Gilbert, J., G. Fedoseev, D.J. Seagars, E. Razlivalov, and A. Lachugin. 1992. Aerial census of Pacific walrus, 1990. Fish & Wildlife Service Administrative Report R7/MMM 92-1; 32pp.

Harvest monitoring reports


J. Snyder. 2002. 2002 Walrus Harvest Monitor Project Annual Summary. Unpublished report U.S. Fish and Wildlife Service, Anchorage, Alaska.


J. Snyder. 2001. 2001 Walrus Harvest Monitor Project Annual Summary. Unpublished report U.S. Fish and Wildlife Service, Anchorage, Alaska.


Dickerson, L., J. Snyder, G. Henry, D. Sockpick, C. Bailey, J. Barnum and D. Burn. 2000. 2000 Walrus Harvest Monitor Project Annual Summary. Unpublished report U.S. Fish and Wildlife Service, Anchorage, Alaska.


Dickerson, L., J. Snyder, W. Stephensen and D. Burn. 1999. 1999 Walrus Harvest Monitor Project Annual Summary. Unpublished report U.S. Fish and Wildlife Service, Anchorage, Alaska.


Dickerson, L., T. Fischbach, J. Snyder, W. Stephensen and D. Burn. 1998. 1998 Walrus Harvest Monitor Project Annual Summary. Unpublished report U.S. Fish and Wildlife Service, Anchorage, Alaska.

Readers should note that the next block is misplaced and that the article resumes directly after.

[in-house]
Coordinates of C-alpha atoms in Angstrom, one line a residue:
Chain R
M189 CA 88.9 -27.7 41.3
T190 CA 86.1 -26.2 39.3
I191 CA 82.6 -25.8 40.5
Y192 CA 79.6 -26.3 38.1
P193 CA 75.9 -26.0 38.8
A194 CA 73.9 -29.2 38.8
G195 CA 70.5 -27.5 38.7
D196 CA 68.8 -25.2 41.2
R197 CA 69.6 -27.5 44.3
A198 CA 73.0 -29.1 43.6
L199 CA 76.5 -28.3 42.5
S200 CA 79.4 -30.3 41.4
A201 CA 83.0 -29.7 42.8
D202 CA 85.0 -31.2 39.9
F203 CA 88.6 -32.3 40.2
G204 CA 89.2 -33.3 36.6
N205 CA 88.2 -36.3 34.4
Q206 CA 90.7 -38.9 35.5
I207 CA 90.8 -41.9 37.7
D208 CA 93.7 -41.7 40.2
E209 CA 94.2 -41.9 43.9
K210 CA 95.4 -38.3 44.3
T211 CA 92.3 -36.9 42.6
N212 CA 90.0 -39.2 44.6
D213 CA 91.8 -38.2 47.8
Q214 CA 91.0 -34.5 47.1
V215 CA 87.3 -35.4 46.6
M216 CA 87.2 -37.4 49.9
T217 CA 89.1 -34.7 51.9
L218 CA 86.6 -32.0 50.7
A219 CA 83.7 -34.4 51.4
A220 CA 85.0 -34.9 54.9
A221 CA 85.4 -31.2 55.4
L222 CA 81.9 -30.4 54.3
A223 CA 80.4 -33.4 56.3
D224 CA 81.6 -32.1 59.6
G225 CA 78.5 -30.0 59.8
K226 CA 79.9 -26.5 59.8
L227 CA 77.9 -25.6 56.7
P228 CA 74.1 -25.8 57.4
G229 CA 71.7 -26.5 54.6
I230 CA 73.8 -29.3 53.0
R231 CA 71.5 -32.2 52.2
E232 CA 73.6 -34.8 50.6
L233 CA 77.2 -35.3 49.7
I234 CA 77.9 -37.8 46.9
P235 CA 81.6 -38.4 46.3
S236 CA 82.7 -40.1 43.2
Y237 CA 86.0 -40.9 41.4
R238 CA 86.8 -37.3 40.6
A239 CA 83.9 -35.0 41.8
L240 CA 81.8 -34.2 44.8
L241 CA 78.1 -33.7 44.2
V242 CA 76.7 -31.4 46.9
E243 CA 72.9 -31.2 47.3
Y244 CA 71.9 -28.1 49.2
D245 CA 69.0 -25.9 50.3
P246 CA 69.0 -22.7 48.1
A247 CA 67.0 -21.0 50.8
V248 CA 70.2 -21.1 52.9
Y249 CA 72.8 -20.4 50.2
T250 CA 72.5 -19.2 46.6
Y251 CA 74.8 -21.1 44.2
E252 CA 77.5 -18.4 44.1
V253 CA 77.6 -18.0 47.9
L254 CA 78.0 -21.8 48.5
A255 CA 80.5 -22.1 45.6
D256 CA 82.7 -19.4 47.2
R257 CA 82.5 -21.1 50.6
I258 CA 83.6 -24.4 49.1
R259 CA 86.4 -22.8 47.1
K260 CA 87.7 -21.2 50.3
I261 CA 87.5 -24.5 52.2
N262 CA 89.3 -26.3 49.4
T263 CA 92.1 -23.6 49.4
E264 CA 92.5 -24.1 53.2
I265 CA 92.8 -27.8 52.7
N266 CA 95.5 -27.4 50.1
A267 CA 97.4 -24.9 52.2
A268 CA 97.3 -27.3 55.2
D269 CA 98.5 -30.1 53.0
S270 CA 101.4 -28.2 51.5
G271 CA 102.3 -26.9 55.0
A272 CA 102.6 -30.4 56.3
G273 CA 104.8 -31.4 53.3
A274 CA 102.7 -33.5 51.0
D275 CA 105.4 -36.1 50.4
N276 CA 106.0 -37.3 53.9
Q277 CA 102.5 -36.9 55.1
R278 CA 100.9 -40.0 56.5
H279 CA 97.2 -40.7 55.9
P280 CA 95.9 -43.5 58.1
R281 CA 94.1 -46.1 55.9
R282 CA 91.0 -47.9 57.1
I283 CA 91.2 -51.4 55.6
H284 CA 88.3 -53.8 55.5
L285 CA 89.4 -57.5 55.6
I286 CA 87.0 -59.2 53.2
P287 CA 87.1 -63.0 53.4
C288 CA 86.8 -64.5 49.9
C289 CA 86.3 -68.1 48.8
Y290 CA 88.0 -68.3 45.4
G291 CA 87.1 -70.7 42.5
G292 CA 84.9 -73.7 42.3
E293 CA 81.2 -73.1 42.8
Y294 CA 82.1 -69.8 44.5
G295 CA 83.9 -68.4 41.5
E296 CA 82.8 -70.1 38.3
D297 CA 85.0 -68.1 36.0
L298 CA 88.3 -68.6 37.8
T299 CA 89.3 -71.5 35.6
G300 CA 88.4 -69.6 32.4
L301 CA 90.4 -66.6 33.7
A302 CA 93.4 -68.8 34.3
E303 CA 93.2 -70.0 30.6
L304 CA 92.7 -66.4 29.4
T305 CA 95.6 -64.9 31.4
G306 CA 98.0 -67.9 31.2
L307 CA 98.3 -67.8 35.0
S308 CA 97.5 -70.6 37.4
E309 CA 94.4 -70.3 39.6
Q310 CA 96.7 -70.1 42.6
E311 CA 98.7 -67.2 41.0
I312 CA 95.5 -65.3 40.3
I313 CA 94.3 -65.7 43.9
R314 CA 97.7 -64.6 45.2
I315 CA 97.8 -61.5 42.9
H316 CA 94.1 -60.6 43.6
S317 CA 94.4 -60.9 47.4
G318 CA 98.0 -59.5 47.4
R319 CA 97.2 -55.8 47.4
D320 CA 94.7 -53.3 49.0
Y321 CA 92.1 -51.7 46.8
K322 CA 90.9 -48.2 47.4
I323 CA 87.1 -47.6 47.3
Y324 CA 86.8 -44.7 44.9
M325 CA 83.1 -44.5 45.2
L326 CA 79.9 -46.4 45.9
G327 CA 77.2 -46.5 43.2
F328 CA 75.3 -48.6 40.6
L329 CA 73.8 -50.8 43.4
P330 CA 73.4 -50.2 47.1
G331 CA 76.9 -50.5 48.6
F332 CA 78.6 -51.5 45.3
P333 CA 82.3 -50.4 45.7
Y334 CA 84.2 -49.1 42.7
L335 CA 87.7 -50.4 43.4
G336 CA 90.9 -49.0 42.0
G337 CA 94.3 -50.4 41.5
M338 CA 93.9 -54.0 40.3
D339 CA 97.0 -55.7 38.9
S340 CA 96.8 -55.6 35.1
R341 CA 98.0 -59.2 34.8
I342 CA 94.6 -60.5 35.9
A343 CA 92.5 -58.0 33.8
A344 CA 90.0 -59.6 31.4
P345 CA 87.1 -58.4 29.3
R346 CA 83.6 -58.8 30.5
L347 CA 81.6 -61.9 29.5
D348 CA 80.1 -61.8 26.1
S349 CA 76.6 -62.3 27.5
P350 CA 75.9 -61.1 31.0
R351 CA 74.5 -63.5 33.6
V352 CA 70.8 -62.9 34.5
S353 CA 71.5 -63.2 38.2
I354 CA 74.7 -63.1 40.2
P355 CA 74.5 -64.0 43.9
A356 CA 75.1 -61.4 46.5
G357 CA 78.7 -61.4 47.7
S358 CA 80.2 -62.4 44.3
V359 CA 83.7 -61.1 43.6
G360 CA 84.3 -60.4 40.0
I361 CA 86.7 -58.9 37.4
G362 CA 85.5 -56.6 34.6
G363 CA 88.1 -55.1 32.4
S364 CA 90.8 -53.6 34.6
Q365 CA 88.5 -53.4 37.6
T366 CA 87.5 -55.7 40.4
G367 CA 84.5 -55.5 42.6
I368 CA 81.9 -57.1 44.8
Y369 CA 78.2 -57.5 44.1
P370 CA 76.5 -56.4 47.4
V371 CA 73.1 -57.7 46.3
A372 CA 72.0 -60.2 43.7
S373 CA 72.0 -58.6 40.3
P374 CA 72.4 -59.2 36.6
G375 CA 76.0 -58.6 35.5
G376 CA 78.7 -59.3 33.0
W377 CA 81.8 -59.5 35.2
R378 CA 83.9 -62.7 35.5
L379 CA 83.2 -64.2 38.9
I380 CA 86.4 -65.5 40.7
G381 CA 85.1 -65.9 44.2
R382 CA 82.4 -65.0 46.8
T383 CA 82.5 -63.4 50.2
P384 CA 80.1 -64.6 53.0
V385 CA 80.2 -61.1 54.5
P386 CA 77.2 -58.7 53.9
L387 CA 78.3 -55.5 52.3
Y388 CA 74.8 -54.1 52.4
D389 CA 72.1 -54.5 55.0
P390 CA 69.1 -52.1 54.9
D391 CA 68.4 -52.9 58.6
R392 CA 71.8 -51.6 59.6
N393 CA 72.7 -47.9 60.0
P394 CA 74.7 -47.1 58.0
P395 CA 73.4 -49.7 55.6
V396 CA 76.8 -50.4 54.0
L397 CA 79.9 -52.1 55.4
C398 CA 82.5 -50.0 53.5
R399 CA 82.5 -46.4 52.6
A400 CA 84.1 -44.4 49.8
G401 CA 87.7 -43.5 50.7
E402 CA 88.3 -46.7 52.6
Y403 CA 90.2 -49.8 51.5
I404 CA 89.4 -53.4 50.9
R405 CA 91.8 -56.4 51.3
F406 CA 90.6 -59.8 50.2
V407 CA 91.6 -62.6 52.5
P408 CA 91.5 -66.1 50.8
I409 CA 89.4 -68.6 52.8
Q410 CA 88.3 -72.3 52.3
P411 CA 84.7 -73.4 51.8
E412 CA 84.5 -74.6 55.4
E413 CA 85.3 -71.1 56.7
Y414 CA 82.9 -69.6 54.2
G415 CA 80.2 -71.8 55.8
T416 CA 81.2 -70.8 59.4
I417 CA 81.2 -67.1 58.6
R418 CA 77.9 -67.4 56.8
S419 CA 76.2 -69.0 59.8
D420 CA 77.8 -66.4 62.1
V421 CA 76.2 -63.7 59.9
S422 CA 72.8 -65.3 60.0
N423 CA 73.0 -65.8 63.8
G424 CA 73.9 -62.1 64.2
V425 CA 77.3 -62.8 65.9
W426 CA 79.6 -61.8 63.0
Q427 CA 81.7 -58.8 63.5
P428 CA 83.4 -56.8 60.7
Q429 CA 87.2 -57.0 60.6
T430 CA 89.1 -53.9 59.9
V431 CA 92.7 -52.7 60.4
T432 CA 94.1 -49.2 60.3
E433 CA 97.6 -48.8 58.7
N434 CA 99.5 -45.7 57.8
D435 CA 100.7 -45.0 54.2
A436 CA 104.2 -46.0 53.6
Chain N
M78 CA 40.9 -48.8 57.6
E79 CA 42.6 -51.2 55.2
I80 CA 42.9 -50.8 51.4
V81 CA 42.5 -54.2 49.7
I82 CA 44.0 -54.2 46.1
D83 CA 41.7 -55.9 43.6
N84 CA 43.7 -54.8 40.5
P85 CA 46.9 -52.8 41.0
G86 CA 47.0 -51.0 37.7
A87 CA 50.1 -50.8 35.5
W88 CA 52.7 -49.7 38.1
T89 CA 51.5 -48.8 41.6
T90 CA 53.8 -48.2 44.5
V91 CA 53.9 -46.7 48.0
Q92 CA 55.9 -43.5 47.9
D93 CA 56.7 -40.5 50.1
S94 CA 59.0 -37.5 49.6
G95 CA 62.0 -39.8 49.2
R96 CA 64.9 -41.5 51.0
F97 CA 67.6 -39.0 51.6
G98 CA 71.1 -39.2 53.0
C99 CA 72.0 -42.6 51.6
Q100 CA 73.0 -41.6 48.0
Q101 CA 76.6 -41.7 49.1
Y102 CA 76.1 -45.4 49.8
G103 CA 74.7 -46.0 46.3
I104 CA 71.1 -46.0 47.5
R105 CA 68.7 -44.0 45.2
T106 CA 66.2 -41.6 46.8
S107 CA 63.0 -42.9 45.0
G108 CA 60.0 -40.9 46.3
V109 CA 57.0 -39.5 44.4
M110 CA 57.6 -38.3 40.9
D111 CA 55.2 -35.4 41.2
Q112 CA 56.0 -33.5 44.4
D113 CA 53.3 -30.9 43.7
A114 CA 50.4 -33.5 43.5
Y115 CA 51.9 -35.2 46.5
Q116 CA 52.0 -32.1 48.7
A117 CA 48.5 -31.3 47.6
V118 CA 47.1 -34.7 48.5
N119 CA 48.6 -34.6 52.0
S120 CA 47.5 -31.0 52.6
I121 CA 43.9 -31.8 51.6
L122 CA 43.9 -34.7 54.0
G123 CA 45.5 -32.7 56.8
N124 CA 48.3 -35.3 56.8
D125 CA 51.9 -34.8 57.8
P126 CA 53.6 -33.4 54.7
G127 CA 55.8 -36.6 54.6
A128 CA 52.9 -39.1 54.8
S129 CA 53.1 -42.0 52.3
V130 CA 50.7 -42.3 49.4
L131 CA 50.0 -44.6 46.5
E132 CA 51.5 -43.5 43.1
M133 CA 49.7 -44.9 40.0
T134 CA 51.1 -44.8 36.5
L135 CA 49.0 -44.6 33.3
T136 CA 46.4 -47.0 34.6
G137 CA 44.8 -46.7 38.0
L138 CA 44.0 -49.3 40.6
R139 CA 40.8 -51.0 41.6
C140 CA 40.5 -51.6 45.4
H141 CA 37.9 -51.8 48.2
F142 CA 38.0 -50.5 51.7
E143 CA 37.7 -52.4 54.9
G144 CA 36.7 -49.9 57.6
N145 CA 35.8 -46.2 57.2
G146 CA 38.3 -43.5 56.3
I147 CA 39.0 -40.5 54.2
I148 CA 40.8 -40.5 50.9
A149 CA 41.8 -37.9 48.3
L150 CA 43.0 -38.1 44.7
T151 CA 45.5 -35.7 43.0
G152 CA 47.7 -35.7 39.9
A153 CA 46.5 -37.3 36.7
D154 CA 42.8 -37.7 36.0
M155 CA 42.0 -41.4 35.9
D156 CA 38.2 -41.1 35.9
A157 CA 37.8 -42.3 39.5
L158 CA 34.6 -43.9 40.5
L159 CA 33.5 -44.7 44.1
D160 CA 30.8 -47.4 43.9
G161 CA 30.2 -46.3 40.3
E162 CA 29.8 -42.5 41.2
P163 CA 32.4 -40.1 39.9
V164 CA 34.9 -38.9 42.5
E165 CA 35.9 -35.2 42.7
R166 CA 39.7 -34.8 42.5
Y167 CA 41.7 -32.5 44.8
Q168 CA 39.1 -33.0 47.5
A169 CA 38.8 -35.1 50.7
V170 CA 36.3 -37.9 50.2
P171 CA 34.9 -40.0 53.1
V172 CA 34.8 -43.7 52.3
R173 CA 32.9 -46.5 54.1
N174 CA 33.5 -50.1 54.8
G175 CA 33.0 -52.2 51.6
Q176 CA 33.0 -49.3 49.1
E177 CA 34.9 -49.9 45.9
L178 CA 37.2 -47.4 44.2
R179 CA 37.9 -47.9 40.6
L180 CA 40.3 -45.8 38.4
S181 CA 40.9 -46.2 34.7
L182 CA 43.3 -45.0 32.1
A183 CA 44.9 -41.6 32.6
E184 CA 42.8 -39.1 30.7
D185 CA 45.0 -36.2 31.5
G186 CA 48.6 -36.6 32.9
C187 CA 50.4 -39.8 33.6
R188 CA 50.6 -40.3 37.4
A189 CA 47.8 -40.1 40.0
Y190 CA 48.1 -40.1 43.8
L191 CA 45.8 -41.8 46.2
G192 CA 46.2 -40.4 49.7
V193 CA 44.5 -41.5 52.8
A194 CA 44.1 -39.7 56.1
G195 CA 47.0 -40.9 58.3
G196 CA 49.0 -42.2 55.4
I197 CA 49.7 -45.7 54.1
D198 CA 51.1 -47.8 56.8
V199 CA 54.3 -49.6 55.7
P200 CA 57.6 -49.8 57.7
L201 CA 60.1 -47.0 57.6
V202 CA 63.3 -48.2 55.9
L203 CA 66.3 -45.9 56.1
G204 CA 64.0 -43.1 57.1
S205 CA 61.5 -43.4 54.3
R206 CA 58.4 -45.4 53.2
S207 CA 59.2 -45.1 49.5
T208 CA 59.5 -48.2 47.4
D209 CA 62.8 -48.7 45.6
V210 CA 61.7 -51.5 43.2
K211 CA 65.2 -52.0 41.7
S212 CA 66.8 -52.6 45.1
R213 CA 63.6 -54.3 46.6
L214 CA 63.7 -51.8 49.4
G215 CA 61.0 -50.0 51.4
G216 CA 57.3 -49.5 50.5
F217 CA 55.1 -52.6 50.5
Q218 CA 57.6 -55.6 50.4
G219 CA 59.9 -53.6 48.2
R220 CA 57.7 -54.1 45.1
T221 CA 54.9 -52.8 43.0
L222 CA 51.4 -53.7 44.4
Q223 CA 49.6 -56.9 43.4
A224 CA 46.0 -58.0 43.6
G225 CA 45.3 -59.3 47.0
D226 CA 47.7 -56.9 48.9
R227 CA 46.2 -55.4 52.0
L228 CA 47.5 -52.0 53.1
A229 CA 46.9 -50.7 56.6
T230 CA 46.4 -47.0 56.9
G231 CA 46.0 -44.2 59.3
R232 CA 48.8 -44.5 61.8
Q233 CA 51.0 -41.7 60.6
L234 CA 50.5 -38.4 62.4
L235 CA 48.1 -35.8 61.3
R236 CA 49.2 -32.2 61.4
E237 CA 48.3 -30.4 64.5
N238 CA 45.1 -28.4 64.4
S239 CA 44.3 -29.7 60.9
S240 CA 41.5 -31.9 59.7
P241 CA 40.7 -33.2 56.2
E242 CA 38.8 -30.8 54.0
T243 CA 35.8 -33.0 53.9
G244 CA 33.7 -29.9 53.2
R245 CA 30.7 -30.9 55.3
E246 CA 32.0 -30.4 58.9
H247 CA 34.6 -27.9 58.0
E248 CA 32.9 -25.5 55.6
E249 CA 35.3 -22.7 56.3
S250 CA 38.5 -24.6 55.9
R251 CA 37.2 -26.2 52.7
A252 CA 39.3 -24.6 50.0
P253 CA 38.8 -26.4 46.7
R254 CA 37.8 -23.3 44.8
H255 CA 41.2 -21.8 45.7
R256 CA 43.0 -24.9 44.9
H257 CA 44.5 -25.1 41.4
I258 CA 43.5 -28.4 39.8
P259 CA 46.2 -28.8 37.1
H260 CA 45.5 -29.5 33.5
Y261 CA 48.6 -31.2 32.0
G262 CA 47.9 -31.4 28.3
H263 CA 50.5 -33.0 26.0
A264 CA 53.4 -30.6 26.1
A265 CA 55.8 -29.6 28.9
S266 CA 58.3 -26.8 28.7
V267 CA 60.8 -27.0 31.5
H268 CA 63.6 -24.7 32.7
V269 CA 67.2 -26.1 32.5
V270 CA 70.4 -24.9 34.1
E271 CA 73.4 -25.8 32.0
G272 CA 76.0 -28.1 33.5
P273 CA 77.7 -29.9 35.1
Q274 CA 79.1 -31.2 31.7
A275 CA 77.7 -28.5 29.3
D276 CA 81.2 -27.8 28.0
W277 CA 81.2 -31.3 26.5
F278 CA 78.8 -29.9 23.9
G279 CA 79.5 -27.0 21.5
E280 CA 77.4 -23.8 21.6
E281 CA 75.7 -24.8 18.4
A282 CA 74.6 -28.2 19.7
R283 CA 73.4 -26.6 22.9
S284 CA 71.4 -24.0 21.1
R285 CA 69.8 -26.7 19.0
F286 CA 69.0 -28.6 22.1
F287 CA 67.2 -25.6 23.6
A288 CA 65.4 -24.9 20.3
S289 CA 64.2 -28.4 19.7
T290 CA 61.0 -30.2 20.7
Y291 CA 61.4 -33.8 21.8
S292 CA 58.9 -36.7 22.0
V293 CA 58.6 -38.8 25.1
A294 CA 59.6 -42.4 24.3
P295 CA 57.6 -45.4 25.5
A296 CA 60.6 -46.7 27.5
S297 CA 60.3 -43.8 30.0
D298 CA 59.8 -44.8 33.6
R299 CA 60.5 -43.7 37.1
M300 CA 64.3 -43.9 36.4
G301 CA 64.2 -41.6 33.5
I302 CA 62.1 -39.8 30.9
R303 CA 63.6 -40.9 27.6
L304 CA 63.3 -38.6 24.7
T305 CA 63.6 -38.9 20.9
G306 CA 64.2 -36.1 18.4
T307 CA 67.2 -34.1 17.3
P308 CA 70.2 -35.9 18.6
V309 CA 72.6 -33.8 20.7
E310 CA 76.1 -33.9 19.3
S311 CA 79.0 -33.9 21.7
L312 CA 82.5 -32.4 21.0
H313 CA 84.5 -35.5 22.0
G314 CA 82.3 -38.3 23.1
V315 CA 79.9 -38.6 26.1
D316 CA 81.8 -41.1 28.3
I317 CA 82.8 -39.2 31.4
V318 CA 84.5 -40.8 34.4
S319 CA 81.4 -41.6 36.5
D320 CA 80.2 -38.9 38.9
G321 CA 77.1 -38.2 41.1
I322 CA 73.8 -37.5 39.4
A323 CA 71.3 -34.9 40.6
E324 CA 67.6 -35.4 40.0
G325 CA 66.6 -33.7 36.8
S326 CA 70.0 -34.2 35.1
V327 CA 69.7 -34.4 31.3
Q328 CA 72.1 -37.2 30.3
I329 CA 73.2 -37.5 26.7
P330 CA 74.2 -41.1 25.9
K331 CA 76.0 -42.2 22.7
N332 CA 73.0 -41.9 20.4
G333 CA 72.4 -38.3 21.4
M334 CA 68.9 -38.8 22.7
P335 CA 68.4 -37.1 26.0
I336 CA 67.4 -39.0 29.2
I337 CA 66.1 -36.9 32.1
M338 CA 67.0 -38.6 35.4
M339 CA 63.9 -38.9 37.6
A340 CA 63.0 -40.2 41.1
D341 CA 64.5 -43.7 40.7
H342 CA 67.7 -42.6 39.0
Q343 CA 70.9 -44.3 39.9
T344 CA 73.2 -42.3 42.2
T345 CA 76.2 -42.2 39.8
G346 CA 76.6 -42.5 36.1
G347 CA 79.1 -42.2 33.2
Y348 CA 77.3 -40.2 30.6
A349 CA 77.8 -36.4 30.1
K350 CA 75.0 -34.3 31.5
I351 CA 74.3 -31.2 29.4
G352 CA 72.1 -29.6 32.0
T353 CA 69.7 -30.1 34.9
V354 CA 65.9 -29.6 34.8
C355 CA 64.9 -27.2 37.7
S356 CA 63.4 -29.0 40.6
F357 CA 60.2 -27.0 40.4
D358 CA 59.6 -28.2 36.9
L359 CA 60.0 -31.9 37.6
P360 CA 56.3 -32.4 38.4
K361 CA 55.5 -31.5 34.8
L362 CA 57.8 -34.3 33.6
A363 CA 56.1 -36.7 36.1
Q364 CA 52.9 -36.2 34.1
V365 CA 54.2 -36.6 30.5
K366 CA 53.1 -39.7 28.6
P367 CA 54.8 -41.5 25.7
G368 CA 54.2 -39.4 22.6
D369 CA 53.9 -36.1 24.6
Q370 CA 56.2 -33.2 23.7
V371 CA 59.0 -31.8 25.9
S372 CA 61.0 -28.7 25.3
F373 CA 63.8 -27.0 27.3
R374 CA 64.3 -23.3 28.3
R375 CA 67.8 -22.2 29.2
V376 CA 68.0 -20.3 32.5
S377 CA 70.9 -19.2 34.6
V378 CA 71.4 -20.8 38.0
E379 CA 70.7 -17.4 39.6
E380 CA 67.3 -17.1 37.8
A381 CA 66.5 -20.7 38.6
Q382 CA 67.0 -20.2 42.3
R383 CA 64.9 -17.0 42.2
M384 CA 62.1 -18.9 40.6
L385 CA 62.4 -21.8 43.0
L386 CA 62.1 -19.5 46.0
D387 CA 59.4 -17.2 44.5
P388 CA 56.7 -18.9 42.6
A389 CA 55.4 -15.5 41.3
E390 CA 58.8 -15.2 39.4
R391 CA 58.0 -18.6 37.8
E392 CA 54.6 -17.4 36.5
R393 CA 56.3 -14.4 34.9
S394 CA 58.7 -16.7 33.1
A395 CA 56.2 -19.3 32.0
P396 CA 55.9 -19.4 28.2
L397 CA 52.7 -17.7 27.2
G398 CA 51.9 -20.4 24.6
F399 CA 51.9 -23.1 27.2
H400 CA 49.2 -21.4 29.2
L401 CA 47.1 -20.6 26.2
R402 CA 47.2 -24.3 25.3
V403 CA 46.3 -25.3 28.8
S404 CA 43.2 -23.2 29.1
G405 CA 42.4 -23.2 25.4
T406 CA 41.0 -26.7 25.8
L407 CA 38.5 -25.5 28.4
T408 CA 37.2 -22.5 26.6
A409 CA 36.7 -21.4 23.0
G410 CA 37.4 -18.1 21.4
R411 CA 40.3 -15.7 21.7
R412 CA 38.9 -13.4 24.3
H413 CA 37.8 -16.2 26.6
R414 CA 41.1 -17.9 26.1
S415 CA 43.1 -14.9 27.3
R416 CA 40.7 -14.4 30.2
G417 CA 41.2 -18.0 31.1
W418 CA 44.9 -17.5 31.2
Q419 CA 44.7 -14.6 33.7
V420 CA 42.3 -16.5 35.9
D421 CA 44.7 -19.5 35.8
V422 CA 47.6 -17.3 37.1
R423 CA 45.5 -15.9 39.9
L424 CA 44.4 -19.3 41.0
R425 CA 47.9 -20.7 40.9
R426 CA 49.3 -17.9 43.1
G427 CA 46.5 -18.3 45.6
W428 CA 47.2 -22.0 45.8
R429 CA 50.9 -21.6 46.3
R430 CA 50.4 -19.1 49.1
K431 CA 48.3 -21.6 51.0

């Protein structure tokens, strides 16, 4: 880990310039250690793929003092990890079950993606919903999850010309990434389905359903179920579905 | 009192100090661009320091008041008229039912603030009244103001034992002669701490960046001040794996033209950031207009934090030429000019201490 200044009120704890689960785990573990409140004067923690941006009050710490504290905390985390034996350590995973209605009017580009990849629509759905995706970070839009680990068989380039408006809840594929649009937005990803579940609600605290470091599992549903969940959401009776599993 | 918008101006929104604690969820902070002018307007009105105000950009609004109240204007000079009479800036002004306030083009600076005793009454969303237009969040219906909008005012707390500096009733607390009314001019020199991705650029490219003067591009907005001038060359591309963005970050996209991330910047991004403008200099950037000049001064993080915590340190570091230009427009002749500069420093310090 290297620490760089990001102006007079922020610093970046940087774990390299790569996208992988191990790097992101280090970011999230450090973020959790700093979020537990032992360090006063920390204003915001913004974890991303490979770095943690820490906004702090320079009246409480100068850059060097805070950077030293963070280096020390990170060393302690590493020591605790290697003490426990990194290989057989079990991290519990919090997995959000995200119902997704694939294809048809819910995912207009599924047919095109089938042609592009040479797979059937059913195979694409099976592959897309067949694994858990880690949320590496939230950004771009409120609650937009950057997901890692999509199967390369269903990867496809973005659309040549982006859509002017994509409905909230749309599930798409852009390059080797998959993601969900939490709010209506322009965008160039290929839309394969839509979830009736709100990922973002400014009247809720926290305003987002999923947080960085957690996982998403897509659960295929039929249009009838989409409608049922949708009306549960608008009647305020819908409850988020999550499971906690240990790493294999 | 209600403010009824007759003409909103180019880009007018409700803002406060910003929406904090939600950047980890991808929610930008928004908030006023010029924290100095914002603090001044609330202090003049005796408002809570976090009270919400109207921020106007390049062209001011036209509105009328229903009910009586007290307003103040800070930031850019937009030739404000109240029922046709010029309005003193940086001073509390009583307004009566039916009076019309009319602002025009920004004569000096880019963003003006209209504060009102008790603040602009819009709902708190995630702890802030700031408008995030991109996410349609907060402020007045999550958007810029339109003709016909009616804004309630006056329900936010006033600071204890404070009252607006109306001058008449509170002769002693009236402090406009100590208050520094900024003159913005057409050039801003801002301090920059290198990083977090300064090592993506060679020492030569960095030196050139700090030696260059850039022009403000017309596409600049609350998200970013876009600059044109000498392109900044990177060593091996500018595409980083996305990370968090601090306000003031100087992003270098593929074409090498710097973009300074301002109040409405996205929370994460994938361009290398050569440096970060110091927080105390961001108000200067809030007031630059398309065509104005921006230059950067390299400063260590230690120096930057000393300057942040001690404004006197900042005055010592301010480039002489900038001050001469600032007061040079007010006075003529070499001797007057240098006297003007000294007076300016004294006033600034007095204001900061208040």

Dickerson, L., D. Burn, J. Garlich-Miller, M. Cody, T. Fischbach, M. Ungott, T. James, J. Snyder, J. Iya, and M. Mazonna. 1997. 1996 Walrus Harvest Monitor Project Annual Summary. Unpublished report U.S. Fish and Wildlife Service, Anchorage, Alaska.

Dickerson, L., T. Fischbach, J. Snyder, D. Burn, H. Apassingok, and M. Mezonna. 1997. 1997 Walrus Harvest Monitor Project Annual Summary. Unpublished report U.S. Fish and Wildlife Service, Anchorage, Alaska.


Dickerson, L., D. Burn, J. Garlich-Miller, T. Fischbach, S. Rice, J. Boucher and B. Howard. 1996. 1995 Walrus Harvest Monitor Project Annual Summary. Unpublished report U.S. Fish and Wildlife Service, Anchorage, Alaska.


Last updated: January 2016

Stock Assessment Reports

Section 117 of the Marine Mammal Protection Act, as amended in 1994, requires the U.S. Fish and Wildlife Service to report periodically on the status of marine mammal stocks within Alaskan waters. Each stock assessment includes a description of the stock's geographic range, a minimum population estimate, current population trends, current and maximum net productivity rates, optimum sustainable population levels and allowable removal levels, and estimates of annual human-caused mortality and serious injury through interactions with commercial fisheries and subsistence hunters. Stock assessment reports are used to evaluate the progress of fisheries towards achieving the goal of zero mortality and serious injury to marine mammals.


Polar Bear:

Sea Otter:




For more information, and for Stock Assessment Reports on other marine mammals, visit the National Marine Fisheries Service web site.